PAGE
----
Did you know that most museums have their most valuable fine art collections kept away from the public in storage? Almost half of every oil painting by Pablo Picasso is kept away in storage and not one single drawing by Egon Schiele can be found on display.
Ever since museums and public galleries started becoming popular around the 17th century, they have amassed vast art collections from around the world so anyone can view incredible works of art. However, only a very small percentage of a museum's collection is put on display and available to the public.
With so many priceless masterpieces hidden away in storage, this raises a few important questions. How do museums protect their valuable collections? What important role does their mobile shelving play? And why are most of their artworks kept hidden from the public?
Safer in the vault
Firstly, museums obtain their art pieces either by having collections lent or donated to them from foundations, collectors and the artists themselves. Apart from various factors such as potential tax write-offs or vowing never to sell the artwork, many of these benefactors will often lend or donate to museums who can guarantee that their art collections will be properly conserved.
Because of this, most of the art in a museum will spend its life safely stored in a vault or storage area rather than being on display to the public. When it comes to displaying their collections, it can widely vary between museums.
For example, a survey conducted by Quartz in 2016 showed that the Art Institute of Chicago displayed around 66% of their collections. However, the Museum of Modern Art displayed only about 30% of their collections.
Basically, it is much safer to have priceless works of art securely stored away for ensuring their continued preservation and survival. Although, museum storage areas and archives face their own set of challenges.
The 10 agents of deterioration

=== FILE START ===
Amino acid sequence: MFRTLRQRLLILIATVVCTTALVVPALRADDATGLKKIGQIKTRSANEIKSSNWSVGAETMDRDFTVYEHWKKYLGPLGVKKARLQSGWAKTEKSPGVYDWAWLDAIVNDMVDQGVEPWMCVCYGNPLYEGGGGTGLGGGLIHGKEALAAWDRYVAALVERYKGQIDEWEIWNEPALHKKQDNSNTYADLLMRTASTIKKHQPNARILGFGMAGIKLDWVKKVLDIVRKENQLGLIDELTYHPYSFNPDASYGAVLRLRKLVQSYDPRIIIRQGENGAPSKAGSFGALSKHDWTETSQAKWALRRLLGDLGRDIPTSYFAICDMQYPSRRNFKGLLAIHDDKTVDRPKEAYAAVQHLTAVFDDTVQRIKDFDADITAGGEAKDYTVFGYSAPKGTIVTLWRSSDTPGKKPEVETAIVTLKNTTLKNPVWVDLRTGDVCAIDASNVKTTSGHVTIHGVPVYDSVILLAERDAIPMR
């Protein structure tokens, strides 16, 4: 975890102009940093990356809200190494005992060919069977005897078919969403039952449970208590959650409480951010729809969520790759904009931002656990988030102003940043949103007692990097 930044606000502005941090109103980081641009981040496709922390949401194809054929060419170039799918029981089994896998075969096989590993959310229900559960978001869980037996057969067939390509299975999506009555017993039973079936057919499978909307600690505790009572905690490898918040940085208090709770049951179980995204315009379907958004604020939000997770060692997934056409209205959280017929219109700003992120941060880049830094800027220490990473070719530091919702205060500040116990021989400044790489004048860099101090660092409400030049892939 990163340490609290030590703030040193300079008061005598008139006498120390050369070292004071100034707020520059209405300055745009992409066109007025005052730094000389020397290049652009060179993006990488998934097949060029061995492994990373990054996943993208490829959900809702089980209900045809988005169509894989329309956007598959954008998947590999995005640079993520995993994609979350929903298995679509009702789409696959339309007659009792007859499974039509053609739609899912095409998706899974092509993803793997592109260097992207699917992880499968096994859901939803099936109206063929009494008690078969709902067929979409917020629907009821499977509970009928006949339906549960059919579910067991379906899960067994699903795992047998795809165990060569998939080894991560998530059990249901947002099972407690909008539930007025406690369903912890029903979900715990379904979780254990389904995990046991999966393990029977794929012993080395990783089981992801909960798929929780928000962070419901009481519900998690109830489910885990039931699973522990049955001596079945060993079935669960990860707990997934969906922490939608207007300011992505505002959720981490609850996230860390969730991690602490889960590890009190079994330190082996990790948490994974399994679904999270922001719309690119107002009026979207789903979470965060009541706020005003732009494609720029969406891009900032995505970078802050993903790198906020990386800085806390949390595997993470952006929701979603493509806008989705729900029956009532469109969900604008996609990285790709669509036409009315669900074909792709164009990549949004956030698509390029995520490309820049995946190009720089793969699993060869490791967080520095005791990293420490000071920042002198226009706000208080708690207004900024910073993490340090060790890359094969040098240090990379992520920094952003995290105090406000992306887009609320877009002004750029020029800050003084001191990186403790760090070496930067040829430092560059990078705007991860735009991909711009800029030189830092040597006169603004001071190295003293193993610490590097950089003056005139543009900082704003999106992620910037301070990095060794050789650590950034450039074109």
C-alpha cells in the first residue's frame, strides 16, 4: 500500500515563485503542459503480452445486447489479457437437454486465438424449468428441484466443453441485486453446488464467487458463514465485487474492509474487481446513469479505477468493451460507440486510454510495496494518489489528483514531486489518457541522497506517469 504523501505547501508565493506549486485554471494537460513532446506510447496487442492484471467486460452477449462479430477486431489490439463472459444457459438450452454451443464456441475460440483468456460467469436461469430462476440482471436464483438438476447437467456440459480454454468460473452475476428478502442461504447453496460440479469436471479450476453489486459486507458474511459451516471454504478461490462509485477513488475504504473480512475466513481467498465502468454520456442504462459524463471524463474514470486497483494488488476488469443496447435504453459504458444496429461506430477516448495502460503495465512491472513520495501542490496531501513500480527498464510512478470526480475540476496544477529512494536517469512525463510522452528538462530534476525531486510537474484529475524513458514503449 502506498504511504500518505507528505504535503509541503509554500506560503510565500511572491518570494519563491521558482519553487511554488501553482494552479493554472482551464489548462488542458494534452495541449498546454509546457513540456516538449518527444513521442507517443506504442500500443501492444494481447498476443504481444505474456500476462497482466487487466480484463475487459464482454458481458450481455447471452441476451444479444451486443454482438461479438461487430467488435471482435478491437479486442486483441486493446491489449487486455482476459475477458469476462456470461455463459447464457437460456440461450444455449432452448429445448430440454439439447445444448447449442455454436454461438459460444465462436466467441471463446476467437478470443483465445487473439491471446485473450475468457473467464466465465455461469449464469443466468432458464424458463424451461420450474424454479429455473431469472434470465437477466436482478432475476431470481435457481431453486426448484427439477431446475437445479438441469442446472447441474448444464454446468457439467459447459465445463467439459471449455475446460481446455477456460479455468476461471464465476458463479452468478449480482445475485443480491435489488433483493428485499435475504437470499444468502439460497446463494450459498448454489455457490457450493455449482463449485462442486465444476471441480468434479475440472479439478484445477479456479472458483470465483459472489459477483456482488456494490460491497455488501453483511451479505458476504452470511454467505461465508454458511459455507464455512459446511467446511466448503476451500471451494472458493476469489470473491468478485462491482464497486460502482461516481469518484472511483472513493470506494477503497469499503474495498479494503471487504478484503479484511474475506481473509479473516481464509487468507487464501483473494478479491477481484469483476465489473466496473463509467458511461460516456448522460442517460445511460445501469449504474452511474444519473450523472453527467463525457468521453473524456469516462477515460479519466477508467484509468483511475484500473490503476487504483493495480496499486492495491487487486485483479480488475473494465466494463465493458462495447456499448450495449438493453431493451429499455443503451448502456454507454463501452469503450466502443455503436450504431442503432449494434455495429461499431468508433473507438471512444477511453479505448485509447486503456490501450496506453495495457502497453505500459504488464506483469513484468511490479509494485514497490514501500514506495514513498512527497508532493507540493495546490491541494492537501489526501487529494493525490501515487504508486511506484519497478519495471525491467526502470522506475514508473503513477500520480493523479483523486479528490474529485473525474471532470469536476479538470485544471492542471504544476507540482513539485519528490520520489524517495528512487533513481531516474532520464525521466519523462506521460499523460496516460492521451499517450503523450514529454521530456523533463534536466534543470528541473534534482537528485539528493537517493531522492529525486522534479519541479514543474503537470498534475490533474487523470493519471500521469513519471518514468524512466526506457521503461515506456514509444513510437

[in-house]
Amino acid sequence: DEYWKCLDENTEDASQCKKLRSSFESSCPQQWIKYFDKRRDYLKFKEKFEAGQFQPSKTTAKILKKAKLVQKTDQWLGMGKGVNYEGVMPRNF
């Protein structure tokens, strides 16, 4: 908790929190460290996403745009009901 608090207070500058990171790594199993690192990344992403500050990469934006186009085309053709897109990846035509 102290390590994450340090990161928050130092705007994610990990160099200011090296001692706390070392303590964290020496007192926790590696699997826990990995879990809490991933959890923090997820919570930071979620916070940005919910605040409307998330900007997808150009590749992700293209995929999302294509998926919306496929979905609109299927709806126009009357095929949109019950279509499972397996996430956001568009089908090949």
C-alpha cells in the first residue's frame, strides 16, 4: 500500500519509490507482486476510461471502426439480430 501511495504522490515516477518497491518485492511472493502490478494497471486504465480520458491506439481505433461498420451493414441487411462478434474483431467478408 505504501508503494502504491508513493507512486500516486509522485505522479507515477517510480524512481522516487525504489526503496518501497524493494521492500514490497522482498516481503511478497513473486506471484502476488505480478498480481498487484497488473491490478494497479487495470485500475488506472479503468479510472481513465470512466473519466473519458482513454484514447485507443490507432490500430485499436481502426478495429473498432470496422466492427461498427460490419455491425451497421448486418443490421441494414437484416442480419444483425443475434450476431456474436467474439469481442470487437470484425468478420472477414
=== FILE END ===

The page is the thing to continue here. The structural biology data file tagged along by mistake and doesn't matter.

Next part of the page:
Museums large or small, regardless if their collections are on display or in storage, are required to take effective measures to ensure that their priceless artefacts and artworks don’t succumb to the ‘10 agents of deterioration’.
They are the ten biggest threats to a museum’s valuable inventory and they include:
Something as simple as regulating temperature and humidity levels with hygrometers is a major focus for museums. Low humidity will create a dry atmosphere which will cause art pieces to dry out and crack. Whereas a high humidity will create moisture and cause mould growth and corrosion in metals.
Museums tend to ensure that their display and storage areas have a consistent humidity level of about 50% RH (Relative Humidity) and a temperature of around 21°C. A temperature as little as two degrees lower or higher can deteriorate material such as cloth, paper and fabric within a 24-hour period.
So, what important role does mobile shelving play when it comes to protecting and storing these sensitive and priceless collections?
Careful handling of objects
Museum staff and curators take various steps to ensure delicate art pieces are handled with care, such as using vinyl gloves to eliminate the risk of oils released by their skin staining objects. However, there are many more threats when it comes to the careful handling of their inventory.
Physical force is one of the major threats. This can come from visitors accidentally bumping objects when on display or from vibrations caused by staff when retrieving other art pieces in storage. This is why many museums store their sensitive inventory in mobile storage systems designed for bulky and heavier items (which can also vary in weight and size) that run along low profile tracks or tracks that are built into the floor.
This ensures stable and smooth operation when staff are retrieving and storing objects. Each storage bay will easily glide along the tracks, eliminating the generation of harsh vibrations which can damage delicate art collections stored inside.
As theft is another major threat, museums have a high focus on ensuring that their priceless inventory is kept safe and secured when in storage from trespassers and even other members of staff.
Leading storage system manufacturers offer advanced state-of-the-art storage systems which can be operated either manually or electronically. Electronic mobile storage systems have enhanced security features such as alarms and assigning access to authorised staff members to individual shelving bays, all without requiring physical keys for access.
Through utilising advanced transponder technology, museums can keep track of who is accessing what and ensure that each priceless artefact and art piece is stored safely and securely.
Depending on the type of museum, such as war museums, science museums or natural history museums, the requirements for storing particular items can differentiate between one another.
For ensuring that they are always in the best position to protect their masterpieces against the 10 agents of deterioration, museums turn to established storage system manufacturers for effective and intelligent mobile shelving solutions.